Whitney Plantation is a historic plantation located in Wallace, Louisiana, USA. It was established in 1752 and was named after the owner’s grandson, Harry Whitney. The Whitney Plantation was a working sugar cane plantation for over 100 years and was one of the largest in the area, spanning over 2,000 acres at its peak.
Today, Whitney Plantation is a museum dedicated to preserving and telling the stories of the enslaved people who lived and worked on the plantation. It is the only plantation museum in Louisiana that focuses exclusively on the lives of enslaved people. The Whitney Plantation museum opened in 2014 after undergoing extensive restoration and renovation.
Visitors to Whitney Plantation can take guided tours of the grounds and see original buildings and artifacts, including slave quarters, a church, and a plantation owner’s house. The museum also features a Wall of Honor, which is a memorial to the more than 350 enslaved people who lived and worked on the plantation. Each name on the wall is accompanied by a brief biography, giving visitors a glimpse into the lives of the people who were enslaved there.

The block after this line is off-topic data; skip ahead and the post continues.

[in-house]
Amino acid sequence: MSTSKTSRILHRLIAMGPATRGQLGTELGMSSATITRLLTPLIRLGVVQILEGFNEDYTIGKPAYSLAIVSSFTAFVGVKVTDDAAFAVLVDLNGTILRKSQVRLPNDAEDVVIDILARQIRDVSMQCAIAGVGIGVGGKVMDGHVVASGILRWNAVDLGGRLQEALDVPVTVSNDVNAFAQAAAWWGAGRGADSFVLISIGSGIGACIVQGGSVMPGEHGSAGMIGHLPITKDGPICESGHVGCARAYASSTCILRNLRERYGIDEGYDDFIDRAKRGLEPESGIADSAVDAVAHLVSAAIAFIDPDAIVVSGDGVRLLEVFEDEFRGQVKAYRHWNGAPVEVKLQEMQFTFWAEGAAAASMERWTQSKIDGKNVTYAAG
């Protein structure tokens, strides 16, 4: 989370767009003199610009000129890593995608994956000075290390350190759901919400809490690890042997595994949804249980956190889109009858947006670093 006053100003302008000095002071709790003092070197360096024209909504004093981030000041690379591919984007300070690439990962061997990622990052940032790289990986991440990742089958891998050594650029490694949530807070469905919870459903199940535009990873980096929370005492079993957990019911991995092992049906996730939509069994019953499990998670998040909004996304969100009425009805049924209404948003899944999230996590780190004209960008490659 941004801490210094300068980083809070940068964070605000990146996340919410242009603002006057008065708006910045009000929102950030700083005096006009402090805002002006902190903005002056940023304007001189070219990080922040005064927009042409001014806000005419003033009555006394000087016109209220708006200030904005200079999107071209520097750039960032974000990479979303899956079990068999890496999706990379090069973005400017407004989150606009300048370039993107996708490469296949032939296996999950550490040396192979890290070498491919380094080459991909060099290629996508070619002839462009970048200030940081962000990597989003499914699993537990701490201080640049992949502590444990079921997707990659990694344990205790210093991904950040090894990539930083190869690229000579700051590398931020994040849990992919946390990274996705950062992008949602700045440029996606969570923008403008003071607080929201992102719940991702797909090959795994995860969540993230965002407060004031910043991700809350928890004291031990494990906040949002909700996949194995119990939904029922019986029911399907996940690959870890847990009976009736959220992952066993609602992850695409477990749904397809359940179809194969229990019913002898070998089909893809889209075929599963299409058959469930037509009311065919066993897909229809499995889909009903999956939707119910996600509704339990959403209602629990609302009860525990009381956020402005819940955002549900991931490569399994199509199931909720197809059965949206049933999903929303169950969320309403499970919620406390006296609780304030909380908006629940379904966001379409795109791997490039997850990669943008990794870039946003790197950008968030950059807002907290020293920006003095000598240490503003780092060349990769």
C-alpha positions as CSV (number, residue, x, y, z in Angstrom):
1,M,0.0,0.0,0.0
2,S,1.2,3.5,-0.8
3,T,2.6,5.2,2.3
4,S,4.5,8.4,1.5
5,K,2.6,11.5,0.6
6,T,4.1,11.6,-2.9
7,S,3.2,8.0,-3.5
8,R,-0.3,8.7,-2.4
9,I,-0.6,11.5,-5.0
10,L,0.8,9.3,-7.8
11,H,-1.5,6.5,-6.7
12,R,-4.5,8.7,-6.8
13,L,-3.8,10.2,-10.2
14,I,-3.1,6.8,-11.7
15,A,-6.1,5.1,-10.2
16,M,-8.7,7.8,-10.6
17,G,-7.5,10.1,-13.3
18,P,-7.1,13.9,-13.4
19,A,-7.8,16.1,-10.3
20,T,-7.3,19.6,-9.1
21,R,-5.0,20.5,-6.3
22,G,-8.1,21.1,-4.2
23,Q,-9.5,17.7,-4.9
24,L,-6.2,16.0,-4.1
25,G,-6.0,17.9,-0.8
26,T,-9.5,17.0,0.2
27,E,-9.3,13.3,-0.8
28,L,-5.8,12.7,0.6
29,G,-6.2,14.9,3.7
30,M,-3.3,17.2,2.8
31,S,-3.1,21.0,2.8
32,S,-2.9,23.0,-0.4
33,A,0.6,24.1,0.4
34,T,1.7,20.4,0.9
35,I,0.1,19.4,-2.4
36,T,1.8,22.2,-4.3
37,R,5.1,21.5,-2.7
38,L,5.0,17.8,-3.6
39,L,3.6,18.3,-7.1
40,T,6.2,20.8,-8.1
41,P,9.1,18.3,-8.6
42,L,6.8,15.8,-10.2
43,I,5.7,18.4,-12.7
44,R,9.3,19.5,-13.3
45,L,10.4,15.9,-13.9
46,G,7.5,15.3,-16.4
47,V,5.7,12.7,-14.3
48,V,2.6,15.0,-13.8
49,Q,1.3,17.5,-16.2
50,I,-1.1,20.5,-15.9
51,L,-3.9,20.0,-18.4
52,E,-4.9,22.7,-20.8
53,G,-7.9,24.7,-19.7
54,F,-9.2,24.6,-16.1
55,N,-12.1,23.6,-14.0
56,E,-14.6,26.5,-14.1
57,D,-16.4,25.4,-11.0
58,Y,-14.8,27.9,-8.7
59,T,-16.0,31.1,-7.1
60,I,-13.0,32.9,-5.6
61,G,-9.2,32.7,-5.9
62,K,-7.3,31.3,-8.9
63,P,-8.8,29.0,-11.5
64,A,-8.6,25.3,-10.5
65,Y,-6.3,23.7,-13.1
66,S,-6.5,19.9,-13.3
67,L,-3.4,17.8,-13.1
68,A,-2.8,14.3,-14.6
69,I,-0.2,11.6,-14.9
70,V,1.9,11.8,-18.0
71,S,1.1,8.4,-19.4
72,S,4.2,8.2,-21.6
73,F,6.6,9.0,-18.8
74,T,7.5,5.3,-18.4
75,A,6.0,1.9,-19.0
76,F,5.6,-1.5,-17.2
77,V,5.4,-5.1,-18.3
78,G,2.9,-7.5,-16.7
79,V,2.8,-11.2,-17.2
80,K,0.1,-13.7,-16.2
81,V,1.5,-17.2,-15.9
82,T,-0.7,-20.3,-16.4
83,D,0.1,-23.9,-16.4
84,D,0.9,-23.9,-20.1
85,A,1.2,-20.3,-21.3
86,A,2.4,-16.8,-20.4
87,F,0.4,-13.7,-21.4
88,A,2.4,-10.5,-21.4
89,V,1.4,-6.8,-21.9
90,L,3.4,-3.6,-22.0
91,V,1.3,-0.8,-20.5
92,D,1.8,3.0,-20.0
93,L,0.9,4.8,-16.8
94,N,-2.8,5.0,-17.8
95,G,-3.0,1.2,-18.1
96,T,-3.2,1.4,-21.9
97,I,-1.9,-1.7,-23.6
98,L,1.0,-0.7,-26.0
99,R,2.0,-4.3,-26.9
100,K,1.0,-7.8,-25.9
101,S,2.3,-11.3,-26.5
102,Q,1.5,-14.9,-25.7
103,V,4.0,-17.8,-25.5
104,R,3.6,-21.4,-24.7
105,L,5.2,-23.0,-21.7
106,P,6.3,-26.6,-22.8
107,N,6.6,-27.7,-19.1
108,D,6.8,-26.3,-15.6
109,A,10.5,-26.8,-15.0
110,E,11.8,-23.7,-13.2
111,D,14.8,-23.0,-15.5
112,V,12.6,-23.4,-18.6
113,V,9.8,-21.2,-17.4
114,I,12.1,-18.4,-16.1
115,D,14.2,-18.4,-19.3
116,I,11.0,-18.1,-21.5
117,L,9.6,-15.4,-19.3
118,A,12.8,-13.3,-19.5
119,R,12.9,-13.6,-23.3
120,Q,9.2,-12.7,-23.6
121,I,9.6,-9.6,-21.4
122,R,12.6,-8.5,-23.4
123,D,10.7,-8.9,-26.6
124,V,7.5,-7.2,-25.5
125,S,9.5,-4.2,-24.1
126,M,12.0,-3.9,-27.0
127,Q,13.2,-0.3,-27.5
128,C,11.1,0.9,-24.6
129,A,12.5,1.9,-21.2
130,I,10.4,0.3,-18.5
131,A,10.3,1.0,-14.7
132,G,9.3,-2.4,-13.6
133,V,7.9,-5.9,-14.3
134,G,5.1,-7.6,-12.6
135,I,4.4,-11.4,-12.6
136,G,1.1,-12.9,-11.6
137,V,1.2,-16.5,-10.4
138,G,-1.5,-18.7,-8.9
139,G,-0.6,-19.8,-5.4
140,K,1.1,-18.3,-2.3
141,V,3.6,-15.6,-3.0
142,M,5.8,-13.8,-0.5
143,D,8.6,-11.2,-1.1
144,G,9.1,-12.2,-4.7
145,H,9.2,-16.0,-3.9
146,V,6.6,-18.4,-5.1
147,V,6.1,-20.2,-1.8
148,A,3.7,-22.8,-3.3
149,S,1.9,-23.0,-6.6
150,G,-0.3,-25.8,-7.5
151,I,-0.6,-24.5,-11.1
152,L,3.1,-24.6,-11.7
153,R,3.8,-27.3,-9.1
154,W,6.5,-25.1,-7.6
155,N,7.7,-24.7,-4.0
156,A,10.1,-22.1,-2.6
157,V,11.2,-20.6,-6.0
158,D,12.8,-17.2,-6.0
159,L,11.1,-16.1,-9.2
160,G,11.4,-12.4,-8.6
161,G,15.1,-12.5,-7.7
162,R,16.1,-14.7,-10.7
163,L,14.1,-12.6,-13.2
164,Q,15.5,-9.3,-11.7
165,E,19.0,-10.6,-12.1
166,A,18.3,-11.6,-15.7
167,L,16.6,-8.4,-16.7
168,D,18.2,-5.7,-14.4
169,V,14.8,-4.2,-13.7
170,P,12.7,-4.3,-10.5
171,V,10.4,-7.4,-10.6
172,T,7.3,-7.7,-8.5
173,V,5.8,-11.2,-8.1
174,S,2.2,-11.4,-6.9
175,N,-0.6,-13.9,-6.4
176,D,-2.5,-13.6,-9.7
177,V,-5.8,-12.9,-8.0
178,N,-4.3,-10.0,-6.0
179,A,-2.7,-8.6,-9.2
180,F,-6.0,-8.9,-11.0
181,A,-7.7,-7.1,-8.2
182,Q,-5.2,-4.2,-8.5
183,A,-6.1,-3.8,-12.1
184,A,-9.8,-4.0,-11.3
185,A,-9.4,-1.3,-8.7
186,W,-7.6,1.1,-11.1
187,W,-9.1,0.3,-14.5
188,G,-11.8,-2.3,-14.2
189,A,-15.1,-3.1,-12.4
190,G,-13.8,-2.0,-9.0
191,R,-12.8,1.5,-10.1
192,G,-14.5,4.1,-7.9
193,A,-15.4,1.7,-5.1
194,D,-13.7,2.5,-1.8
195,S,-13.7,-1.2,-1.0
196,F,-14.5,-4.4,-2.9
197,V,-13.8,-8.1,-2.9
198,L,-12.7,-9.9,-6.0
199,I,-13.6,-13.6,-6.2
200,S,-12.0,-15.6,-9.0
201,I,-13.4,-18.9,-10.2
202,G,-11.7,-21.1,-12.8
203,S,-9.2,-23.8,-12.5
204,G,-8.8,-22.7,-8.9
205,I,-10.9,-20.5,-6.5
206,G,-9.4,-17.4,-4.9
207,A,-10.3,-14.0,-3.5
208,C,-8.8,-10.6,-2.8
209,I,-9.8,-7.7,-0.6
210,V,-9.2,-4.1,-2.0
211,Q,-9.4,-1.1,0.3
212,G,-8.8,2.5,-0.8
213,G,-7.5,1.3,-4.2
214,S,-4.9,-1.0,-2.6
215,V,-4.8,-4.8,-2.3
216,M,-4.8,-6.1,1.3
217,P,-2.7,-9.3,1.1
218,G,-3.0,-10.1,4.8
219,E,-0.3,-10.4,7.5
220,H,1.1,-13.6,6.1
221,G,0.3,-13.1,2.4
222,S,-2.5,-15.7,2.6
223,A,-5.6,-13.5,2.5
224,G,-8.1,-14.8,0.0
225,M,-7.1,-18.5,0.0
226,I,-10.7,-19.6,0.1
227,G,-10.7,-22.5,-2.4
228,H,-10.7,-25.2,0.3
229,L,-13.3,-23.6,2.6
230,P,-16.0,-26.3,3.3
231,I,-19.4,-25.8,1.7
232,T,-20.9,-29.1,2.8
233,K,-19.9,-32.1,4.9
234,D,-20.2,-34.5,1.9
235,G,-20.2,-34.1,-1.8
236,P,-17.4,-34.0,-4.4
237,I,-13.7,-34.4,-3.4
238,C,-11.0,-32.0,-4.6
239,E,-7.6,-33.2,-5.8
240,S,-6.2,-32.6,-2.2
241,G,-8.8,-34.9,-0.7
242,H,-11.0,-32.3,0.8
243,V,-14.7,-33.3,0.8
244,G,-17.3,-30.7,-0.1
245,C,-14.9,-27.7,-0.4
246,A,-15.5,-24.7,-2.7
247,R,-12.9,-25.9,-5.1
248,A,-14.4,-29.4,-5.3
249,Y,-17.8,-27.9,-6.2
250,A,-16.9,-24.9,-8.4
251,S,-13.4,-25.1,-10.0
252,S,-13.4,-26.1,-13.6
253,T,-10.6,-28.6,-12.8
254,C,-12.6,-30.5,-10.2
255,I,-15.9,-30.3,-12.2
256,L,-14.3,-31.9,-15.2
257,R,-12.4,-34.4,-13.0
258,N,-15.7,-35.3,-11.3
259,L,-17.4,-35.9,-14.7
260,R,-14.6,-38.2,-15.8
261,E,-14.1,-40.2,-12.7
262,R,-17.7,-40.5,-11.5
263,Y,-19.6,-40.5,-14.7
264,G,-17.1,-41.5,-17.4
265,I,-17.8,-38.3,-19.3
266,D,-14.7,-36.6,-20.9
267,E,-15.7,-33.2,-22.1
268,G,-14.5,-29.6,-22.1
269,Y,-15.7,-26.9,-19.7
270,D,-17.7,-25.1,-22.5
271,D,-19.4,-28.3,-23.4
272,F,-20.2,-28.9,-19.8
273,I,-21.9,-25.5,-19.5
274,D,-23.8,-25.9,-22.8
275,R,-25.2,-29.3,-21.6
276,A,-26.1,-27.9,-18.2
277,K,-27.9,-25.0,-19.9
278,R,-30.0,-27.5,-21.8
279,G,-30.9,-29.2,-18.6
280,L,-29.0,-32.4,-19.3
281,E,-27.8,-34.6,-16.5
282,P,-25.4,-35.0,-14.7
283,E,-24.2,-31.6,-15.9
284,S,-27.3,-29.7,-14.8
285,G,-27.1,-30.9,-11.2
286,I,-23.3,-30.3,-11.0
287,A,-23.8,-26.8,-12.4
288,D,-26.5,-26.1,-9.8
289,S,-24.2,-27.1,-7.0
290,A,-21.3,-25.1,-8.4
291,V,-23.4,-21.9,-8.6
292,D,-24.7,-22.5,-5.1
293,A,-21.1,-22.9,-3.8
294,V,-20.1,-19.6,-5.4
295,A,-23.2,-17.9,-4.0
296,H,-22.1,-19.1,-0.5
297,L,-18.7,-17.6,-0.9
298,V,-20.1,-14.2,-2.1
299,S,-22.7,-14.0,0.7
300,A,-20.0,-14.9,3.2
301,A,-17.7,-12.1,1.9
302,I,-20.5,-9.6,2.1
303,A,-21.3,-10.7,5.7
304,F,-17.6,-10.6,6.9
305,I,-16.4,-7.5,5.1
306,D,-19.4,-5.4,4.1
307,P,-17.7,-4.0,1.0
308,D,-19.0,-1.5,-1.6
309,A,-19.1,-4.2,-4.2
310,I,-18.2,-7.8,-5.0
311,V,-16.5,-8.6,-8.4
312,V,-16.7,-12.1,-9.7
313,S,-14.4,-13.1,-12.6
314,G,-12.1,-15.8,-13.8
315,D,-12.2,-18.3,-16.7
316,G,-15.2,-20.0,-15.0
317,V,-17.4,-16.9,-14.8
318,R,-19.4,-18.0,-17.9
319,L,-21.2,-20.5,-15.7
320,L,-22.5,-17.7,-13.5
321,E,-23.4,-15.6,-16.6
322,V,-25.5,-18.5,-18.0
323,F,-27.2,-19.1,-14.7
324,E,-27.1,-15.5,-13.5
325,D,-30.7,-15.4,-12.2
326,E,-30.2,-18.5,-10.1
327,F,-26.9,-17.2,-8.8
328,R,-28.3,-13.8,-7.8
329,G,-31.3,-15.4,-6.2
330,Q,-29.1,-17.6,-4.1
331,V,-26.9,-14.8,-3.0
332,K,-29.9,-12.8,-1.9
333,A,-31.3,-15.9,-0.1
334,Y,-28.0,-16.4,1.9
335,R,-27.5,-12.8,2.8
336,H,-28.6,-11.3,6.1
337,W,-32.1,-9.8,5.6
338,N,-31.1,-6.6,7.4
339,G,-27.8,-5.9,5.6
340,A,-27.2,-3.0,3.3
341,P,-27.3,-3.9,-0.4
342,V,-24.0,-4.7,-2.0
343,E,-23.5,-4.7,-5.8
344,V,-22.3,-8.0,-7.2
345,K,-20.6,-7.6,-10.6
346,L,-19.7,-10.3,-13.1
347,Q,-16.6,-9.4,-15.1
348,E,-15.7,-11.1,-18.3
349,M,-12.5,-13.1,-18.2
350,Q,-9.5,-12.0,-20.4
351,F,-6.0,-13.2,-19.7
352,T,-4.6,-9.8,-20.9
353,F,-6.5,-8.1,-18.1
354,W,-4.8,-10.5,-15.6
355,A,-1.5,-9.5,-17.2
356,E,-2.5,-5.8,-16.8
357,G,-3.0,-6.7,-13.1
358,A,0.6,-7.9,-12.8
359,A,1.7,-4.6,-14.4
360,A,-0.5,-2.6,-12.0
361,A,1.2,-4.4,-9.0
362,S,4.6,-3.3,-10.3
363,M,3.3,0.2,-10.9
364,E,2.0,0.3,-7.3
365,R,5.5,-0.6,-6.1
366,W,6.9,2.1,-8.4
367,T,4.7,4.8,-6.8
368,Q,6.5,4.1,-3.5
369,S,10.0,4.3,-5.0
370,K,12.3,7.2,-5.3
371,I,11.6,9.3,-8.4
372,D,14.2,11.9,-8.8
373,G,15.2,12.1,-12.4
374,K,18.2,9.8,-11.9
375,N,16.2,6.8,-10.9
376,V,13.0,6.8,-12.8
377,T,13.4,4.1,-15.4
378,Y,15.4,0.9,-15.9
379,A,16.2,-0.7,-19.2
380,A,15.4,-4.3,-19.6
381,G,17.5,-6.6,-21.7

One of the most impactful exhibits at Whitney Plantation is the Field of Angels, a memorial to the enslaved children who died on the plantation. The memorial features cast iron statues of children, each representing a child who died there. The museum also has a series of exhibits that explore the history of slavery in Louisiana, including the transatlantic slave trade, the daily life of enslaved people, and the resistance movements that emerged.
Overall, Whitney Plantation is an important and moving museum that provides a unique and important perspective on the history of slavery in the United States. By focusing on the stories of enslaved people, the museum helps visitors better understand the impact of slavery on individuals, families, and communities, and the lasting legacy of this dark chapter in American history.